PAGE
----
Strategy for DNS server backup in an AD environment

If you are an Active direc­tory admin, there is no need to men­tion the impor­tance of DNS. A DNS sever is poten­tially the sin­gle point of fail­ure in an AD envi­ron­ment… where an inter­rup­tion of its ser­vice or cor­rup­tion of any DNS records can bring the whole ser­vice down. This demands the need for a proper backup strat­egy for DNS servers.
Most pre­ferred method for tak­ing back up of DNS server is to do a sys­tem state backup. But this can­not be use­ful in many cases as it requires you to restore AD, Reg­istry set­tings, DNS etc. while busi­ness require­ment only needs you to restore the DNS server.
Also there may be cases where the sys­tem state restore cat­a­log may be cor­rupted and you could not restore it. Per­son­ally, I have faced sit­u­a­tions where the clients are com­plain­ing about cor­rupt sys­tem state back­ups where the users are not able to restore the DNS data using it. So it is always best to keep an inde­pen­dent backup of DNS server along with your nor­mal sys­tem state backup.
Before men­tion­ing how these inde­pen­dent back­ups can be taken for DNS servers, it’s worth men­tion­ing about dif­fer­ent AD zones in an AD environment.

• Pri­mary and Sec­ondary zones.
• Active direc­tory inte­grated zone.

Microsoft rec­om­mends using Active direc­tory inte­grated zone in DNS servers on an AD envi­ron­ment.
Now let’s check how inde­pen­dent back­ups can be taken on DNS server.

Pri­mary and sec­ondary zones:

Here the zone infor­ma­tion will be stored in plain text files. The backup and restore process is pretty straight for­ward where you can take a copy of text file con­tain­ing the zone infor­ma­tion using XCOPY.
The below com­mand can be used to backup.

XCOPY %SYSTEMROOT%\system32\dns c:\backup\dns /y

To restore the pri­mary and sec­ondary zone infor­ma­tion, you only need to sim­ply copy the files from the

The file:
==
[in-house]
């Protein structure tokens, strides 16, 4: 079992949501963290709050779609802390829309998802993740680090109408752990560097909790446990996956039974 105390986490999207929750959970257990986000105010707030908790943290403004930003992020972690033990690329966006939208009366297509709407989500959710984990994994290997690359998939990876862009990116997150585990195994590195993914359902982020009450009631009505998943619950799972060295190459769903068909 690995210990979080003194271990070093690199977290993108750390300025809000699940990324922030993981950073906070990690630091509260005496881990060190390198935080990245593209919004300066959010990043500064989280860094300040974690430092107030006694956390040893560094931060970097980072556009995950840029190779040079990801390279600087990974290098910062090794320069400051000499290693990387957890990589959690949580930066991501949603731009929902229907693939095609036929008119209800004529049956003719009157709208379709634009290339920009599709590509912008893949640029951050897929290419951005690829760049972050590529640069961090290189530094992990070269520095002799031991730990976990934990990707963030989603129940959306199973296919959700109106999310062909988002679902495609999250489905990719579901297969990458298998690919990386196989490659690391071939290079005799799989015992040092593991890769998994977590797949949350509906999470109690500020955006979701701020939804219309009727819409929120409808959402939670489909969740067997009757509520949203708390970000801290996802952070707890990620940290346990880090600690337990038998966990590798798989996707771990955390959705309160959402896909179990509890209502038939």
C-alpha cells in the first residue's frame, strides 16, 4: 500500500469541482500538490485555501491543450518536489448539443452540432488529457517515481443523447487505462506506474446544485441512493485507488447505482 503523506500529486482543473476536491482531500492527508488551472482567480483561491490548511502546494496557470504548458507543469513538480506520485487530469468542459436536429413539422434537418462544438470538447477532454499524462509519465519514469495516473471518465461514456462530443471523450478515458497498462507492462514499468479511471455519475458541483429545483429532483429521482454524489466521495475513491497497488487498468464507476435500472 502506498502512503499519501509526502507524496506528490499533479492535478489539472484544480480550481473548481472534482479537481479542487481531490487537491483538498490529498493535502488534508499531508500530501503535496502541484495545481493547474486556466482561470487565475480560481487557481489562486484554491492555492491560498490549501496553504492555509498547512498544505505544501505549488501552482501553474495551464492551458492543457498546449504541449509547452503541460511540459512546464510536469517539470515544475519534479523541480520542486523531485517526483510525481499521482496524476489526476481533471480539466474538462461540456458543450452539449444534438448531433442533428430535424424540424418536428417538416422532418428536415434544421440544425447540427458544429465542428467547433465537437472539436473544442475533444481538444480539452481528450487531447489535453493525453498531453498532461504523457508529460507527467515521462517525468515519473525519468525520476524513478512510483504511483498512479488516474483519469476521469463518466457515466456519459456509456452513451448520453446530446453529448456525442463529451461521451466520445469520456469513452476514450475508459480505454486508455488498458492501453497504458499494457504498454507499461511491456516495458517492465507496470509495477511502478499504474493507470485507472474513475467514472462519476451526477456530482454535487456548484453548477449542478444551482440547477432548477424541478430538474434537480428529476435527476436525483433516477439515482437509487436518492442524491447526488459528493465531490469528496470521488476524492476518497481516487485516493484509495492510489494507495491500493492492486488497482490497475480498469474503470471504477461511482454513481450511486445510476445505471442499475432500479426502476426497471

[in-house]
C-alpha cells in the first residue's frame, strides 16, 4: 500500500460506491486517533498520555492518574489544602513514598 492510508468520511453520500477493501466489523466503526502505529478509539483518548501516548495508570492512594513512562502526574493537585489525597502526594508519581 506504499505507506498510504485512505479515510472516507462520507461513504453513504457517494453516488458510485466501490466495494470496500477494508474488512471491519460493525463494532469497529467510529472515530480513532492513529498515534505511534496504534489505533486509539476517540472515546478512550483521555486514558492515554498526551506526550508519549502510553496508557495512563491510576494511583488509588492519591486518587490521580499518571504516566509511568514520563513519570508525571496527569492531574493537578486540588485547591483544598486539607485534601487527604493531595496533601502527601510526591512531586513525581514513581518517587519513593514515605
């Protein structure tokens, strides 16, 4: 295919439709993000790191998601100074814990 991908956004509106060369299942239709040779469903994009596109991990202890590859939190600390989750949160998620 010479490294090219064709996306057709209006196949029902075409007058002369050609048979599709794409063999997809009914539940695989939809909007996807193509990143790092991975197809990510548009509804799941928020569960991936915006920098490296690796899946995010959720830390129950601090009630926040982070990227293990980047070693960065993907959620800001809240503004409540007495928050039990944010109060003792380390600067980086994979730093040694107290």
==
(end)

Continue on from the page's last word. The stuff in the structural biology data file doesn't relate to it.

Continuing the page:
\backup\DNS folder to the %SYSTEMROOT%\system32\dns folder

Active Direc­tory inte­grated zones:

You may be aware that the zone infor­ma­tion for Active Direc­tory inte­grated zone will be stored in AD data­base rather than as a text file. So the first step in tak­ing the backup is to export the zone infor­ma­tion to a file.
DNSCMD /zoneexport test.com backup\test.com.dns.bak
The backup file will be placed in the %systemroot%\system32\dns\backup folder, and will be named test.com.dns.bak.

You can use the backup file just cre­ated to restore the AD inte­grated zone if needed. How­ever, the restore process is bit more complex.

The restora­tion is a 2 step process.

a. You need to cre­ate a pri­mary zone by using the backup file you have cre­ated ear­lier.
b. Converting the pri­mary zone to AD inte­grated zone.
Before per­form­ing the first step, you need to copy the backup file you had cre­ated to %systemroot%\system32\dns folder from the backup loca­tion. Now, exe­cute the fol­low­ing com­mand.

DNSCMD /zoneadd test.com /primary /file test.com.dns.bak /load

The above com­mand will setup a pri­mary zone in the DNS server using the zone infor­ma­tion in the file test.com.dns.bak
Now, you need to con­vert the pri­mary DNS zone you just cre­ated to an AD inte­grated zone. You can use the fol­low­ing com­mand for that.

DNSCMD /zoneresettype test.com /dsprimary

Done!!

Note: If you want to enable secure dynamic updates, then you must enter the fol­low­ing command:

DNSCMD /config test.com /allowupdate 2

As a gen­eral back up guide­line is always a best prac­tice to test the integrity of the backup files at reg­u­lar inter­vals by doing test restores on any test network.

Blog by Harivishnu

Advertisements

Leave a Reply

Fill in your details below or click an icon to log in:

WordPress.com Logo

You are commenting using your WordPress.com account. Log Out / Change )

Twitter picture

You are commenting using your Twitter account. Log Out / Change )

Facebook photo

You are commenting using your Facebook account. Log Out / Change )

Google+ photo

You are commenting using your Google+ account. Log Out / Change )

Connecting to %s